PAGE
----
Chester, I care if One More Light goes out.
The world is still reeling from the sudden tragic loss of Linkin Park’s lead singer Chester Bennington (a.k.a. sunshine in human form). I am so heartbroken and can’t even imagine what his family, band-mates and friends are going through.
As I relisten to LP’s songs, I realize how poignant they are in hindsight; a cry for help, a glimpse into the sadness and turmoil within. So many fans online are expressing how Linkin Park’s music helped them get through depression and saved them from the brink of suicide. It’s the worst irony imaginable. So painful; I can’t wrap my head around it (I guess that’s why I felt the need to write about it).
Linkin Park has meant so much to me in different ways over the past few years. As for most people, it began with “Numb”. I remember rocking out to it with my brother who loved to blast music from his music system until it felt like an earthquake, my heart pounding with adrenaline. Yes, there was teenage angst, but it was also a period of time in my life in which some of the darkest, toughest moments seemed to be compounded.
Linkin Park’s changing styles and Chester’s brilliant vocal range gave me a language to express myself. I recognized that I wasn’t alone. That I could be a person that could have a soft, heart-melting voice, but could also rage and be heavy in the space of a few beats. I didn’t have to feel like I was betraying some part of who I was because I could be all of that, and more, and it was OK. That’s what music means to me. That’s what Linkin Park means to me.
Some fans had started to hate on Linkin Park when their sound started to shift from what it used to be in the early days. When I would begin to listen to a new album, I would think, “Oh, this is different”, but if you read my previous story about Quickstyle, you’ll realize that I don’t get fazed too easily. I took it in stride, I appreciated the change because I was a constantly changing person. How could I expect a group of live, creative human beings to remain the exact same through the years? That would be impossible, unfair and an insult to the creative energy of the awesome people who are Linkin Park.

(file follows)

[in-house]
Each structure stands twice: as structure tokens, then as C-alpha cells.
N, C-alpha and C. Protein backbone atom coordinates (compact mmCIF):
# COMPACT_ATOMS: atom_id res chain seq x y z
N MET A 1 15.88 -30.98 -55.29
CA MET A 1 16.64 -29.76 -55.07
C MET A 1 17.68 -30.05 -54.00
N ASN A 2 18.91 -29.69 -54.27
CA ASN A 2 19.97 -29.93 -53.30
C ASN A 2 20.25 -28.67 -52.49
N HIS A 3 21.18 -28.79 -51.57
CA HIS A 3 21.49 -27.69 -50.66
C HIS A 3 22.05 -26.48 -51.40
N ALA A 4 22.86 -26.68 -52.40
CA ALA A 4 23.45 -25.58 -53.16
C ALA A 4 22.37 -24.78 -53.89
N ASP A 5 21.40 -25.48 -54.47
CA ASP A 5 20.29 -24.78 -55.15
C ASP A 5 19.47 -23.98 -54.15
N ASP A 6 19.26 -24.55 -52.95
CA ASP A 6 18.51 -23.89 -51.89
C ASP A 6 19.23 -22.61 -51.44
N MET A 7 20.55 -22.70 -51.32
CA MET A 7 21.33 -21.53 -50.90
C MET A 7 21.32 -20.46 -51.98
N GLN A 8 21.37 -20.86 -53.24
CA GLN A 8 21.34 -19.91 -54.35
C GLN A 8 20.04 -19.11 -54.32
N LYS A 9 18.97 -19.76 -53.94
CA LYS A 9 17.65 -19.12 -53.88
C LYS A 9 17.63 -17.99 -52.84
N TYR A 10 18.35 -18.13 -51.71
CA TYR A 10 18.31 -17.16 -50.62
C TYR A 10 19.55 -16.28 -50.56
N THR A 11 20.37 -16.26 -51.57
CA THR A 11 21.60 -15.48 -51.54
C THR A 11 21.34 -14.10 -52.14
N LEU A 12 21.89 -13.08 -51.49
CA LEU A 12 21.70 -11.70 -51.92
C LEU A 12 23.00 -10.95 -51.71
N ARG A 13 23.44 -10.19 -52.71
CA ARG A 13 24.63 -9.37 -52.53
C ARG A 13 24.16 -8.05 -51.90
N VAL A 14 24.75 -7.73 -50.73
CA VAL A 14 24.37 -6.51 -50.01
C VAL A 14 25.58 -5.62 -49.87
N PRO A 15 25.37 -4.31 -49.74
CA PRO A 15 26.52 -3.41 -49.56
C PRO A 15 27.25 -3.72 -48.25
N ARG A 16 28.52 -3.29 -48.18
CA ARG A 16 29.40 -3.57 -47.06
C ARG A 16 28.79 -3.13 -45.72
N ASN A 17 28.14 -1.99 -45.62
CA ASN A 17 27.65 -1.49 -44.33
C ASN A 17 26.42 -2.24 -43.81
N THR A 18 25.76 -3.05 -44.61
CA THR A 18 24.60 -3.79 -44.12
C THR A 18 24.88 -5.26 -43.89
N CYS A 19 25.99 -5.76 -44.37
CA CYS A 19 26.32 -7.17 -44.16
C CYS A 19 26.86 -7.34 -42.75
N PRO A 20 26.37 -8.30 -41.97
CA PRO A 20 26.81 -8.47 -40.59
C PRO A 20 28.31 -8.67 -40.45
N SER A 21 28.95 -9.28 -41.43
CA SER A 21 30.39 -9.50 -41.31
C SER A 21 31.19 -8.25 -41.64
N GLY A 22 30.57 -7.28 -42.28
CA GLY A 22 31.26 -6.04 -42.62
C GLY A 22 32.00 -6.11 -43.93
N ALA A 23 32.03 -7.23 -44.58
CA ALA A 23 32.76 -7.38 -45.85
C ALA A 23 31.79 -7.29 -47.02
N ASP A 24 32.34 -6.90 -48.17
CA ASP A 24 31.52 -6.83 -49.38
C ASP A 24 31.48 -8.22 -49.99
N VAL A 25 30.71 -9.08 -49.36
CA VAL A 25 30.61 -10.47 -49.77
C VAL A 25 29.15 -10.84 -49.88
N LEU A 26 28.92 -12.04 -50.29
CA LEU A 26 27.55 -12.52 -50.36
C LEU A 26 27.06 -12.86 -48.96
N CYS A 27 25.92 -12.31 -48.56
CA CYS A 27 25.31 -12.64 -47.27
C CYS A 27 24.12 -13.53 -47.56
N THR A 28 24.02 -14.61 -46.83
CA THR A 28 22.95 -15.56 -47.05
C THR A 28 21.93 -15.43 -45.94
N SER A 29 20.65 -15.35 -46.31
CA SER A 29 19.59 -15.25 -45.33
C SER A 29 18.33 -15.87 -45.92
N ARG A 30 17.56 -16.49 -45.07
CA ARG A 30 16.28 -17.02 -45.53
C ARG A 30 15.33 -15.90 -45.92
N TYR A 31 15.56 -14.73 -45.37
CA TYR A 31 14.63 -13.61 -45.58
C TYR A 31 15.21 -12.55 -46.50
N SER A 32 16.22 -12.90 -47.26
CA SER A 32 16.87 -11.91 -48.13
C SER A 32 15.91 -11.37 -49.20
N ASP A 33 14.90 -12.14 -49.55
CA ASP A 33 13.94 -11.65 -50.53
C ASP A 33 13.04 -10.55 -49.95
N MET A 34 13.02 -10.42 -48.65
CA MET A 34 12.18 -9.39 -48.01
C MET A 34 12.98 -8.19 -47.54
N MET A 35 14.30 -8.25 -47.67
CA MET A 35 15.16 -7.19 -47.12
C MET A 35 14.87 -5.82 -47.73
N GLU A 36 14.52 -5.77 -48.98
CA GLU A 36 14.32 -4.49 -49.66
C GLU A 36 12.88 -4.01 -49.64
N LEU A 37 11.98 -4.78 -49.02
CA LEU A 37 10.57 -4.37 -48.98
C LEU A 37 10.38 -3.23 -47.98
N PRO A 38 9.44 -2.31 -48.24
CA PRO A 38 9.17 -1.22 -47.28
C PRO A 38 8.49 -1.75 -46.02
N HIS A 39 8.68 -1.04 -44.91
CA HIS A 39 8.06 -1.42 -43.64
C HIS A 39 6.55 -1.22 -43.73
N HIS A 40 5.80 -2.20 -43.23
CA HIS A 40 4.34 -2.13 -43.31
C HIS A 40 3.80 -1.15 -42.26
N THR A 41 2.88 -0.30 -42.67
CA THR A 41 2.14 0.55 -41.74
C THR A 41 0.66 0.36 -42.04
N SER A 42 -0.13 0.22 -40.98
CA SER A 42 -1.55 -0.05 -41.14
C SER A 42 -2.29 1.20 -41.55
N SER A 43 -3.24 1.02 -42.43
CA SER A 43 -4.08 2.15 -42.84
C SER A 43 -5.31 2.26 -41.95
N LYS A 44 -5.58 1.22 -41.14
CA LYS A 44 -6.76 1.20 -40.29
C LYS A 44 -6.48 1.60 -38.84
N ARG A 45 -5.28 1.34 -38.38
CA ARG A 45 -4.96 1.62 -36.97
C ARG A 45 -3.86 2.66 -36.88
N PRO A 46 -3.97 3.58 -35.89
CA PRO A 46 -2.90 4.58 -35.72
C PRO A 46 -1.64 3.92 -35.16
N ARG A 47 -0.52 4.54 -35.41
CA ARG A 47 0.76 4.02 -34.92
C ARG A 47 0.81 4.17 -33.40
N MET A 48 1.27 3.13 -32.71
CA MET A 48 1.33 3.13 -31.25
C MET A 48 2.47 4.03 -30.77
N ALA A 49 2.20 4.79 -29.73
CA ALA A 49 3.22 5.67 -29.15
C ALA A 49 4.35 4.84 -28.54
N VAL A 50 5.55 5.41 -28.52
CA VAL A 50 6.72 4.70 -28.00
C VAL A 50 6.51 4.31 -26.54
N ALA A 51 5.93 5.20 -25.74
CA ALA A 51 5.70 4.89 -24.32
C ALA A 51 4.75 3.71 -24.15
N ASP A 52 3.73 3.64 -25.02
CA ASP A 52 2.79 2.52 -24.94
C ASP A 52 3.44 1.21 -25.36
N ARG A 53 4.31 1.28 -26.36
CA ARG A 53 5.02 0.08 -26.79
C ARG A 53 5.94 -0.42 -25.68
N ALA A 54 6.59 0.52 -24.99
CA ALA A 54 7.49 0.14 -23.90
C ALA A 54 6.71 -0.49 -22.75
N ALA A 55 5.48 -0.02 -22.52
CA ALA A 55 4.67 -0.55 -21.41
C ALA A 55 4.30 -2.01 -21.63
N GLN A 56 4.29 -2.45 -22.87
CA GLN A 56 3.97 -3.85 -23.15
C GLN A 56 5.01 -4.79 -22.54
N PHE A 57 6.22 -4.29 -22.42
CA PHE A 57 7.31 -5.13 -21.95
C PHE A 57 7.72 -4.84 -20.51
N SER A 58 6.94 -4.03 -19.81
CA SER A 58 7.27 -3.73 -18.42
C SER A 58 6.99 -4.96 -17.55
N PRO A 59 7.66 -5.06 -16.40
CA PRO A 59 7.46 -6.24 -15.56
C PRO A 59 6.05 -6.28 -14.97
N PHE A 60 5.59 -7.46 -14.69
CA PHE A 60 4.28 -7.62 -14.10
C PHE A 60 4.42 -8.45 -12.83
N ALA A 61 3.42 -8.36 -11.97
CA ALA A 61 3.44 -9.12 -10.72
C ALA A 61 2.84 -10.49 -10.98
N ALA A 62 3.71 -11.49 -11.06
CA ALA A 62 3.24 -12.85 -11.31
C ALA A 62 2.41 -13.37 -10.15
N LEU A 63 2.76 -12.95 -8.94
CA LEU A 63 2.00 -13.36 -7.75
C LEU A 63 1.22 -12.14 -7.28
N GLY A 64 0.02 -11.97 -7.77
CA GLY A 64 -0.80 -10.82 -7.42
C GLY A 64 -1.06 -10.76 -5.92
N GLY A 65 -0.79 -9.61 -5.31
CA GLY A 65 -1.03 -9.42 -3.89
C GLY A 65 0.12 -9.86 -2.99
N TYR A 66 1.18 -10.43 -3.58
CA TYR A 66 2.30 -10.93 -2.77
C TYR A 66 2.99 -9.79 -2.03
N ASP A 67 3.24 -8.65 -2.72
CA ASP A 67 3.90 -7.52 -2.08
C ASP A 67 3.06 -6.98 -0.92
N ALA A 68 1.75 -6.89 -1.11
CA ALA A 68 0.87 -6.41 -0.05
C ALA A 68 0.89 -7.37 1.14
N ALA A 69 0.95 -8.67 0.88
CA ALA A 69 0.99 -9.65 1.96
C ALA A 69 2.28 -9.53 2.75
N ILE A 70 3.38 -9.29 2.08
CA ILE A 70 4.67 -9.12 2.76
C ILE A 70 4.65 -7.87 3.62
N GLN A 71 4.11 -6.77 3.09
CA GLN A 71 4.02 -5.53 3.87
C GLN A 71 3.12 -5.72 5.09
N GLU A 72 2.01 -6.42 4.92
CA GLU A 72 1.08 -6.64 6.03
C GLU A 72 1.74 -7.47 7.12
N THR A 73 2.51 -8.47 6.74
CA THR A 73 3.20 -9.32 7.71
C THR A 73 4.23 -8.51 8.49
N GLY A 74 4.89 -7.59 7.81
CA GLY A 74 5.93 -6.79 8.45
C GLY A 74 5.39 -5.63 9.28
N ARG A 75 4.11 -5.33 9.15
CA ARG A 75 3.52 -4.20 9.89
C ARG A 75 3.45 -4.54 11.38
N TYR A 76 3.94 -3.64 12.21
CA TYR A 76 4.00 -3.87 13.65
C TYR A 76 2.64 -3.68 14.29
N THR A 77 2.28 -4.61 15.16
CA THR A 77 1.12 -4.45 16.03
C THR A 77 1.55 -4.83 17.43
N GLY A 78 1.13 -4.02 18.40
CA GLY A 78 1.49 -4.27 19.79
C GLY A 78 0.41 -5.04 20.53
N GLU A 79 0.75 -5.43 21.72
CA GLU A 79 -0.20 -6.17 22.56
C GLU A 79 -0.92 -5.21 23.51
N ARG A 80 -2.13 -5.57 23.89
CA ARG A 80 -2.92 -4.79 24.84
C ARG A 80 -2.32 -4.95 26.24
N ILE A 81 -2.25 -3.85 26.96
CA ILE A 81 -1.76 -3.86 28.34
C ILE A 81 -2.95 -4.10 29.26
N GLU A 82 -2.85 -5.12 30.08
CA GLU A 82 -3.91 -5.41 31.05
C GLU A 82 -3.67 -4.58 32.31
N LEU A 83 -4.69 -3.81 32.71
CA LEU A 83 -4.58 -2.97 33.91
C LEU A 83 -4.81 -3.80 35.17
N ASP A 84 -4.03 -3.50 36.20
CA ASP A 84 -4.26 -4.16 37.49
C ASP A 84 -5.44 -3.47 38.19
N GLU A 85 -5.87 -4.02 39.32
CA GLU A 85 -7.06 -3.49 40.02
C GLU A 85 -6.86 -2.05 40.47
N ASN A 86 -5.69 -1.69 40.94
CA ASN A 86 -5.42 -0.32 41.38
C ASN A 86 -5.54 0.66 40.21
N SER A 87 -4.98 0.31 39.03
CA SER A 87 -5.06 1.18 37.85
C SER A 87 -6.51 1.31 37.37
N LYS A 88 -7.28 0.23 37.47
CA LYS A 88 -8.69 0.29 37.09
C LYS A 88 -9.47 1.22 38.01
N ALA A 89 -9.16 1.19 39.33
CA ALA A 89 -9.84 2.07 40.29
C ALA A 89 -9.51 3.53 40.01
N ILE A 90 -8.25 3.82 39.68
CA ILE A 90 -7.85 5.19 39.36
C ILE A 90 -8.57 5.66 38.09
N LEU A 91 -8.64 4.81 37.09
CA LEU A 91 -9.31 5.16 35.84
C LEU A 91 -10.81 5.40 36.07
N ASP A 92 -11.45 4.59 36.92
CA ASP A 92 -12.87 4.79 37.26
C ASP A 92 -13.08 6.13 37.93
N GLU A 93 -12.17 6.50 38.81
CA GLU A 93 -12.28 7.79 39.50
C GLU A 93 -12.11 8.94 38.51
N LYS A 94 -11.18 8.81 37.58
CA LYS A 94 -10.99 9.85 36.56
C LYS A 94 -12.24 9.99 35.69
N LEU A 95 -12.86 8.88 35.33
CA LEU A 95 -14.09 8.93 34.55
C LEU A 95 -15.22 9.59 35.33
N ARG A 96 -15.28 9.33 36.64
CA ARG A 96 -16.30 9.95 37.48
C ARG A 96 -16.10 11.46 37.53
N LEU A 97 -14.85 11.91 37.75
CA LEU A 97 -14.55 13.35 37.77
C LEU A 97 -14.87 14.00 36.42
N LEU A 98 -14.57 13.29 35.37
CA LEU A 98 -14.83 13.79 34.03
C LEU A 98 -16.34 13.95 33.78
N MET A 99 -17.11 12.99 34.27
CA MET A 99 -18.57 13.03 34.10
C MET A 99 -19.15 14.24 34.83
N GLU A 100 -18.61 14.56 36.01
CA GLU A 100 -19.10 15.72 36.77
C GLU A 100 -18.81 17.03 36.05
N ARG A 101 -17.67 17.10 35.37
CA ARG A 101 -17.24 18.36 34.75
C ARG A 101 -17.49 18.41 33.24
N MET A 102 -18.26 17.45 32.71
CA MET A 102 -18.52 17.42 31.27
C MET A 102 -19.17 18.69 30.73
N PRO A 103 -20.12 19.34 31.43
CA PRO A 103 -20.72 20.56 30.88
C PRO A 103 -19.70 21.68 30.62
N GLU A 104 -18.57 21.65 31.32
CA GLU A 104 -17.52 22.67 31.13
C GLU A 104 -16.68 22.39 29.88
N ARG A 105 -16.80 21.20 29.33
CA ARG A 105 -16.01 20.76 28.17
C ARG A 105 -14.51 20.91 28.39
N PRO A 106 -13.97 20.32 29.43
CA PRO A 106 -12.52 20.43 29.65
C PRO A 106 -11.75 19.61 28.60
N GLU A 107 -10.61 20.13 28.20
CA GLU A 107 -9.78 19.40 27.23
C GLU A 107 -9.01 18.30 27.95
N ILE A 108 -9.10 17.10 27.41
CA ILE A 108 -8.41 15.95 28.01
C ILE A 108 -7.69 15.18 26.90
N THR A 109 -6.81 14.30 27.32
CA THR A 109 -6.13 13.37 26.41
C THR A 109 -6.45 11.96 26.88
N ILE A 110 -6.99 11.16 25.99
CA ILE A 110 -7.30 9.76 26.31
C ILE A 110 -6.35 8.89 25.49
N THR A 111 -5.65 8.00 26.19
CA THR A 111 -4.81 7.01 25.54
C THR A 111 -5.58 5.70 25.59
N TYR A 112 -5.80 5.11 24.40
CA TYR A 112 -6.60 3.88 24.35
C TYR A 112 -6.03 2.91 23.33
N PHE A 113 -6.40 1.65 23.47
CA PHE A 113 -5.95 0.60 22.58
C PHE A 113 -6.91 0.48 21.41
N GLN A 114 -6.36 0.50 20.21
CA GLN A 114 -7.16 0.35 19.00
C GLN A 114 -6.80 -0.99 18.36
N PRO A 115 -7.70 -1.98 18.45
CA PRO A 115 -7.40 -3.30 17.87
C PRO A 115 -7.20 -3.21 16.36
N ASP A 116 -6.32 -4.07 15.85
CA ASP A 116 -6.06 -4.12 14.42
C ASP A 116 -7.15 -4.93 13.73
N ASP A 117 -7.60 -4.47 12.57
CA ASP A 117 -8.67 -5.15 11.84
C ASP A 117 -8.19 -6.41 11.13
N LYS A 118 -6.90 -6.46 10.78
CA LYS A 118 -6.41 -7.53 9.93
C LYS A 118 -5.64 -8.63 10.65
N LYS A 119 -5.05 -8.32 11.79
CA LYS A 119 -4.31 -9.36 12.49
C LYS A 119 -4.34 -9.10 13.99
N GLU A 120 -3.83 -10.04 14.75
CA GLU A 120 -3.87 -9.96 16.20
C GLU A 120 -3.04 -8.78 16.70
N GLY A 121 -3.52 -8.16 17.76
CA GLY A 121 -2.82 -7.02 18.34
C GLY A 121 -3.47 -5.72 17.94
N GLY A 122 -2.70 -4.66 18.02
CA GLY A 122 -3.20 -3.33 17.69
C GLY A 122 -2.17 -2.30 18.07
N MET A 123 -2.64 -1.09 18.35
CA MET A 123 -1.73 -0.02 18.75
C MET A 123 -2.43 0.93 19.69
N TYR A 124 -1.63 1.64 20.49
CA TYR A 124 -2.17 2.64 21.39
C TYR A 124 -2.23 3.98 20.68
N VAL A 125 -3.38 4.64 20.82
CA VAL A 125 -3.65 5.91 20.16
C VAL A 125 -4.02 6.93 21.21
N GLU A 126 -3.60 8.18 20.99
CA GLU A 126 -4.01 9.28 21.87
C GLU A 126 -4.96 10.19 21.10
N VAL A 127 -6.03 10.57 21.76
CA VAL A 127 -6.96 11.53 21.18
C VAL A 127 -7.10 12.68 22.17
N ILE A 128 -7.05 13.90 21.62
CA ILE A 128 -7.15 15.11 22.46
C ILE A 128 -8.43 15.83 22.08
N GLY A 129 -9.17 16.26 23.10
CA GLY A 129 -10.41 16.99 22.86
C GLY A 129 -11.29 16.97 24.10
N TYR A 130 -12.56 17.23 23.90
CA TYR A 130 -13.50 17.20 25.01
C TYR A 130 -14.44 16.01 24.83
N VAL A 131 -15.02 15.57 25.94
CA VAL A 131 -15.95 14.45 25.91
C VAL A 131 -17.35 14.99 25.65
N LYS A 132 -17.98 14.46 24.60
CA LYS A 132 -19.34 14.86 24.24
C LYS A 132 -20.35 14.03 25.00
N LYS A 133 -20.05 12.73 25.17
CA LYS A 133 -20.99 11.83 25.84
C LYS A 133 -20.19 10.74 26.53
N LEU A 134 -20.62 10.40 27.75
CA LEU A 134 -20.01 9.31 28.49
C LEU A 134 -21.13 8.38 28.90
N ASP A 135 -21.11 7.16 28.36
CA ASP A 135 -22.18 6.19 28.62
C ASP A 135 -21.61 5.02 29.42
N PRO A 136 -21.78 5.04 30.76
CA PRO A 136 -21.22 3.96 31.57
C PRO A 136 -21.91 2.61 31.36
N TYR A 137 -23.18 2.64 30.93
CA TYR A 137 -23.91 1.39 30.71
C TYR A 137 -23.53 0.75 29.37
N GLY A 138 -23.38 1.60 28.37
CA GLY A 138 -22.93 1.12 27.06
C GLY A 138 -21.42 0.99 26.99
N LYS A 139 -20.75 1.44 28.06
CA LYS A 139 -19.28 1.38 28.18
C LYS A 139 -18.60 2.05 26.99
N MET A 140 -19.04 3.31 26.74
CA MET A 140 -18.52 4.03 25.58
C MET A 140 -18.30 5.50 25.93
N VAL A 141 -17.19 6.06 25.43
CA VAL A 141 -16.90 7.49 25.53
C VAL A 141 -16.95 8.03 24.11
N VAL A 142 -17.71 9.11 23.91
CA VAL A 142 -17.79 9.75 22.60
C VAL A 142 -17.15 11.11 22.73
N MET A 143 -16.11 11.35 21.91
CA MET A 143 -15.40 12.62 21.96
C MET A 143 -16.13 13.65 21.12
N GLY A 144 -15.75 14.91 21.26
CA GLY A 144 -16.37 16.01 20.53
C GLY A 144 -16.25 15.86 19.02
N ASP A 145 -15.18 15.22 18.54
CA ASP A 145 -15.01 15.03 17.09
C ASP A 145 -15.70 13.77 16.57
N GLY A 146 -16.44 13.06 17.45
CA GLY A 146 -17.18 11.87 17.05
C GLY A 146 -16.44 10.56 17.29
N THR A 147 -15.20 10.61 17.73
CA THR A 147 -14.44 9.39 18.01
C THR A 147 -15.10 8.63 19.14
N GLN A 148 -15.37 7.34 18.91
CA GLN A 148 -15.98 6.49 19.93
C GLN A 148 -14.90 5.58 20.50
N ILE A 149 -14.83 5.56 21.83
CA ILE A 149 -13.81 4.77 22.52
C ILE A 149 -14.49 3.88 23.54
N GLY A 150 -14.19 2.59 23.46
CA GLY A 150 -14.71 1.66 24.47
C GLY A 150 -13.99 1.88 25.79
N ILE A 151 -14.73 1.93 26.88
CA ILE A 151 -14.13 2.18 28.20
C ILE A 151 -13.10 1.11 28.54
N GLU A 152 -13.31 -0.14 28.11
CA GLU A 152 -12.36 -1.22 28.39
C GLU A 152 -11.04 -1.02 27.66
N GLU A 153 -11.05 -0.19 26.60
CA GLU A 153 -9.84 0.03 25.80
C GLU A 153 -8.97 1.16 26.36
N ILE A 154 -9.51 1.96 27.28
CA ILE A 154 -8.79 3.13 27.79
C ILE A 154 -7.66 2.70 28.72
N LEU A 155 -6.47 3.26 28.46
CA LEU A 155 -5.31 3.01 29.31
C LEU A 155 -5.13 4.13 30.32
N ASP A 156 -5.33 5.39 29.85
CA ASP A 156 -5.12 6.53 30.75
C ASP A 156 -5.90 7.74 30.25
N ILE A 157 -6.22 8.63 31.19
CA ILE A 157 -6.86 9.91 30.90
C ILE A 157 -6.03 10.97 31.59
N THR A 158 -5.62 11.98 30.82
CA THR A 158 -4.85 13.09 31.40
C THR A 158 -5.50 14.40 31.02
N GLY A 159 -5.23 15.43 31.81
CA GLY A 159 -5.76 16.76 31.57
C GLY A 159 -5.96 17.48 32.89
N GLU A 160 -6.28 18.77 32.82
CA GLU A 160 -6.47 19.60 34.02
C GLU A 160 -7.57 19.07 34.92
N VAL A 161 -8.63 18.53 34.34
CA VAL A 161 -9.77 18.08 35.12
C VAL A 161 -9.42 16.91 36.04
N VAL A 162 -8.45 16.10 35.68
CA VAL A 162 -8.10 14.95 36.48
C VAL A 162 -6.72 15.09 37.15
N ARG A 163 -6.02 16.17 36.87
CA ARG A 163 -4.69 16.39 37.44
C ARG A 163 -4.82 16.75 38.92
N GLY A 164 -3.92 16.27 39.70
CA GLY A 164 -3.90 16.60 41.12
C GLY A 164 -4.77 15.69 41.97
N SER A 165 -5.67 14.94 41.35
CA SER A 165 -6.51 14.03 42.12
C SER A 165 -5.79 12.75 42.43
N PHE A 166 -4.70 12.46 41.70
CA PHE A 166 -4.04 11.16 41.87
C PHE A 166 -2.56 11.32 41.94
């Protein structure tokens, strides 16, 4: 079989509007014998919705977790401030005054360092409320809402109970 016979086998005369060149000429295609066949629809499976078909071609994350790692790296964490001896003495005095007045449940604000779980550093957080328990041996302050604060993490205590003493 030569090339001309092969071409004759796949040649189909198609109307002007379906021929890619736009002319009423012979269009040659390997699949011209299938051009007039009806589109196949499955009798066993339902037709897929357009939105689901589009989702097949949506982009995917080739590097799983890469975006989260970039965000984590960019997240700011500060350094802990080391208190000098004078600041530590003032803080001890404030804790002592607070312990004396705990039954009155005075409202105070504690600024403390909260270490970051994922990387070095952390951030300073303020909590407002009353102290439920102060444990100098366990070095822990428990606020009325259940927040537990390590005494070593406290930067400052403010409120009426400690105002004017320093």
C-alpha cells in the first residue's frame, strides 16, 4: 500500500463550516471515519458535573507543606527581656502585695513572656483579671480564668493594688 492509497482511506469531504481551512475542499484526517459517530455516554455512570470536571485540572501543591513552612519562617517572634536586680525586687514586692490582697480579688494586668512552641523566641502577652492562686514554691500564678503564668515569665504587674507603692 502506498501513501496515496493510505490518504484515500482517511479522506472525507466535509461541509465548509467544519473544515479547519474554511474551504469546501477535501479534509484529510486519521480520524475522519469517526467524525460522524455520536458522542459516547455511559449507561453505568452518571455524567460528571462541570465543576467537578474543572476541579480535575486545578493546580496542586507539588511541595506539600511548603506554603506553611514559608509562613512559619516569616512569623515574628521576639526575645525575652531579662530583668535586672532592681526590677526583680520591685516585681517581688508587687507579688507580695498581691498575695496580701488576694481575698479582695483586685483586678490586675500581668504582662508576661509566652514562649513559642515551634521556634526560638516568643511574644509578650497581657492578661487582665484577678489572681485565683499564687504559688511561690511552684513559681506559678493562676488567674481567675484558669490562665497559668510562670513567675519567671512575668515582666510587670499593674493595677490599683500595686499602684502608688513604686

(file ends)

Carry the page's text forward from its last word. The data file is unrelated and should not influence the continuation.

One of the periods in which I had a renewed love for Linkin Park was when I watched a mini documentary about the making of the album art for Meteora. I was absolutely amazed. I love art as much as I love music so I was so happy to know that Mike Shinoda and Joe Hahn were trained artists. Their mural gave me so much inspiration that year. It reminded me of why I love that kind of art and bands in general: it’s a group process. I’m always jealous of the beautiful connections I see made through art and music; it brings people together like nothing else. The collaboration and harmony created brings together the creators and also forms incredible bonds with those who experience and engage with the art. This is clearly demonstrated by the colossal, dedicated global fan-base that Linkin Park has.
Another major shift occurred for me was when I was introduced to Music for Relief and the Power the World initiative. It revealed to me a totally different dimension in my quest to figure out how music and art could play a role in making a positive social difference in the world. In my first year of university, I attended a leadership workshop called Leadershape. The outcome of this week-long retreat was to come up with your vision for life — how could you use your unique personality and interests to do something for your community, for the world. My main source of inspiration was of course Linkin Park.
I then went on to start an organization called “Artists for Change” which was meant to provide a platform for creatives to express what they cared about and thus, get others involved in the fight to make their own visions for a better world a reality. For a myriad of reasons, I could not sustain this, but it taught me so much and I now definitely have moved closer to realizing what I should be doing in life. Linkin Park has been a constant for me throughout this process.
I’m listening to the “One More Light” album as I write this and it’s bringing me to pieces. Chester will never really be gone because he’s left a mark on the hearts of his fans that won’t go away. He’s the star in the night that you may not see so clearly, but is always there, just too far for our eyes to see.
Much love to everyone who has been affected: family, friends, band-mates, fans all around the world. Stay strong.